Internet-Draft draft-dong-packet-significance-diff October 2021
Dong, et al. Expires 23 April 2022 [Page]
Independent Submission
Intended Status:
L. Dong
Futurewei Technologies Inc.
K. Makhijani
Futurewei Technologies Inc.
R. Li
Futurewei Technologies Inc.

A Use Case of Packets' Significance Difference with Media Scalability


This document introduces a use case of packets' significance difference embedded with media scalability. With the dominance of video traffic on the Internet, selectively dropping packets or parts of packets from competing media streams becomes a complementary mechanism when dealing with network congestion.

The document describes the characteristics of media scalability, some limitations of existing end-to-end congestion control mechanisms through rate control and adaptation, explains why current ways of entire packet dropping at the traffic class level using in-network active queue management are not most appropriate to meet end users' Quality of Service expectations. The document identifies that there exists "significance difference" among packets or even among parts of the packets within a flow, and brings out a new set of requirements for application and network to support packet significance difference to improve the Quality of Experience of end users.

Status of This Memo

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Table of Contents

1. Introduction

Recent studies [CiscoNetworkingIndex] show that IP video traffic will be 82 percent of all consumer Internet traffic by 2021 in a global scale, up from 73 percent in 2016. Live video has grown 15-fold from 2016 to 2021, accounts for 13 percent of Internet video traffic by 2021. VR (Virtual Reality) and AR (Augmented Reality) traffic has increased 20-fold between 2016 and 2021, at a CAGR (Compound Annual Growth Rate) of 82 percent. With the rapid growth of multimedia streaming traffic, it is increasingly likely that multiple streaming flows share a bottleneck link, which would inevitably cause network congestion. Today's transport protocols and Internet protocols are oblivious to multimedia streaming applications or end users' QoE (Quality of Experience) expectations. From the perspective of user experience and user expectation, the following two observations could be made.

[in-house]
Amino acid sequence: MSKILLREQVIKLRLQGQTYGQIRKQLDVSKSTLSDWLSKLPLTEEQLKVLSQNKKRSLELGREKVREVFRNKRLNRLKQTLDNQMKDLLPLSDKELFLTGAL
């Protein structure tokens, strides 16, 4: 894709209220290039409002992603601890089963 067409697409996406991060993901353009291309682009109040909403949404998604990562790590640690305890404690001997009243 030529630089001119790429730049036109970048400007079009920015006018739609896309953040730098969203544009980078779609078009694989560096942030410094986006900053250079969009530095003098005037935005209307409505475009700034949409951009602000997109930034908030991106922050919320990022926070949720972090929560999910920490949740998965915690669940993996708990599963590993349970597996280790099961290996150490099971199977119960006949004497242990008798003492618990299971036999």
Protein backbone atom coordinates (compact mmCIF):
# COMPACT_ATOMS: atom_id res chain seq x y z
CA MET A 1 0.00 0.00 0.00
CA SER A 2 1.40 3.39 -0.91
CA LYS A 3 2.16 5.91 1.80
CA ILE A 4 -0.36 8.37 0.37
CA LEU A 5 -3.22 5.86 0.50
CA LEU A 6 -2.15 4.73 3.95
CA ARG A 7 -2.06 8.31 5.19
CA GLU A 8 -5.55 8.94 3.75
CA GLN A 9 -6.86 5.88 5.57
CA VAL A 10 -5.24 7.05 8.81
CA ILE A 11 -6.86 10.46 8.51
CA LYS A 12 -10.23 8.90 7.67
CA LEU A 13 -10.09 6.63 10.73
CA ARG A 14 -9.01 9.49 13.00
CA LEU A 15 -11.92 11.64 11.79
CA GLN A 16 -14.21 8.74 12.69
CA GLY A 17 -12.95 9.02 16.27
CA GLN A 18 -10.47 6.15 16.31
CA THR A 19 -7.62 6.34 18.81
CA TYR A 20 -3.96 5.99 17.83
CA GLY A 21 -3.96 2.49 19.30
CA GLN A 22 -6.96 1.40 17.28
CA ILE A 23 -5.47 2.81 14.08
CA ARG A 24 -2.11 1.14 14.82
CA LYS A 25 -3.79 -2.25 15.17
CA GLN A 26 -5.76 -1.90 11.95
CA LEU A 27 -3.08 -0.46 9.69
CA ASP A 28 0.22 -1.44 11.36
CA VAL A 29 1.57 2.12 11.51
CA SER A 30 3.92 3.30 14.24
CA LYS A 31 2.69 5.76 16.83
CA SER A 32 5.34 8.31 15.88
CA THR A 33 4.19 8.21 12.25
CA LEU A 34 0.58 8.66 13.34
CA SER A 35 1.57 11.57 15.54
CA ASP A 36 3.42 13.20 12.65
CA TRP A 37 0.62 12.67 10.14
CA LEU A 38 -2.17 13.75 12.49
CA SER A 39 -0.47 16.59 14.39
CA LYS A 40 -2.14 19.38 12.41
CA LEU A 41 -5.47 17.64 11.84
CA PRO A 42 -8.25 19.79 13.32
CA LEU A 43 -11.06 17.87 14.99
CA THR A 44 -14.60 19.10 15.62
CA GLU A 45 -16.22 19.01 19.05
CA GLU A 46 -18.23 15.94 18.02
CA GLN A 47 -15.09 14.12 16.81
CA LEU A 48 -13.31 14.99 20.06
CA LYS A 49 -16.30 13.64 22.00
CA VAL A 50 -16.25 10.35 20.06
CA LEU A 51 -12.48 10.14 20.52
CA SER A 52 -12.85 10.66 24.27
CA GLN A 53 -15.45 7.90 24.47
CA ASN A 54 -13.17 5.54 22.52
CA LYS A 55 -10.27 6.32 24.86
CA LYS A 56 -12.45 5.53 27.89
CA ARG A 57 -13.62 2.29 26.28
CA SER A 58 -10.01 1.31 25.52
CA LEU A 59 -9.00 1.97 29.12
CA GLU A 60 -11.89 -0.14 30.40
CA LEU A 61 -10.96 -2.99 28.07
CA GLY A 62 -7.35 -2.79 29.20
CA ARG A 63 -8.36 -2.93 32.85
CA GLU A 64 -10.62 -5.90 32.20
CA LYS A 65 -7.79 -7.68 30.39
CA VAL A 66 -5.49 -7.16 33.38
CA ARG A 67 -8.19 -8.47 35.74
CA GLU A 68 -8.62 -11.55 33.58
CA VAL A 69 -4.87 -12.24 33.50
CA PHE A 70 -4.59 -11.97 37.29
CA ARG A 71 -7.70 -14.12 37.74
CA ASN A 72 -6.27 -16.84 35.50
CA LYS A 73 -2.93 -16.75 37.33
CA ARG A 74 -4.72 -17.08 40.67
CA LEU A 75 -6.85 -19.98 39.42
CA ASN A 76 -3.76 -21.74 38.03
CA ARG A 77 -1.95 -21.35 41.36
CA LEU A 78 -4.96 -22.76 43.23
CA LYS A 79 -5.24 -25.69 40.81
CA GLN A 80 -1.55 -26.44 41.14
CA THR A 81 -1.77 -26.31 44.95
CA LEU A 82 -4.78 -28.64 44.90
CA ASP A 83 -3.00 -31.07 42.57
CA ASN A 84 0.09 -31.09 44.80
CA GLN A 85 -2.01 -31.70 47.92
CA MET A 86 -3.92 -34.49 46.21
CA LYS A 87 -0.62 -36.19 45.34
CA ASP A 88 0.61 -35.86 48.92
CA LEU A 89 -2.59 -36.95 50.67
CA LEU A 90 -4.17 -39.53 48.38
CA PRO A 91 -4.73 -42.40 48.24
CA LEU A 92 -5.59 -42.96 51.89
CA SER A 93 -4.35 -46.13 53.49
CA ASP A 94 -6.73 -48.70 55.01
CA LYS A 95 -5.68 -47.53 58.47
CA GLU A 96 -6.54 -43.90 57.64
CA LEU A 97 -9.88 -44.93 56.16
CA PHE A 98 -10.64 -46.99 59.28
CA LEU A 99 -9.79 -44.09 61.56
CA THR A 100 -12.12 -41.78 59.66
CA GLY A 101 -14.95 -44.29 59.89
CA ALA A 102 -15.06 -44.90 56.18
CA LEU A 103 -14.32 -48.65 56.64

At the beginning of this document, the different types of scalability are discussed in current video codecs, facilitating the rate control and adaptation mechanisms carried out in video segments when dealing with network congestion during the media streaming. It is acknowledged that such mechanisms have efficiently improved users' QoE. However, the packets on the wire cannot avoid the possibility of being entirely dropped when the bottleneck network nodes cannot retain them due to buffer overflowing during congestion. Thanks to the scalability characteristics designed to the video codecs, it is not hard to find out that the importance or significance of different packets within a media streaming flow or even different parts of the single packet could vary for their usefulness in decoding and recovering the media content to meet receiver's expectation. The document highlights the requirements of making the user' preference and application context aware to the network to help further improve the QoE of media streaming. Accordingly, the network could treat the packets or different parts of the packets according to the characteristics of the packets and end users' preferences.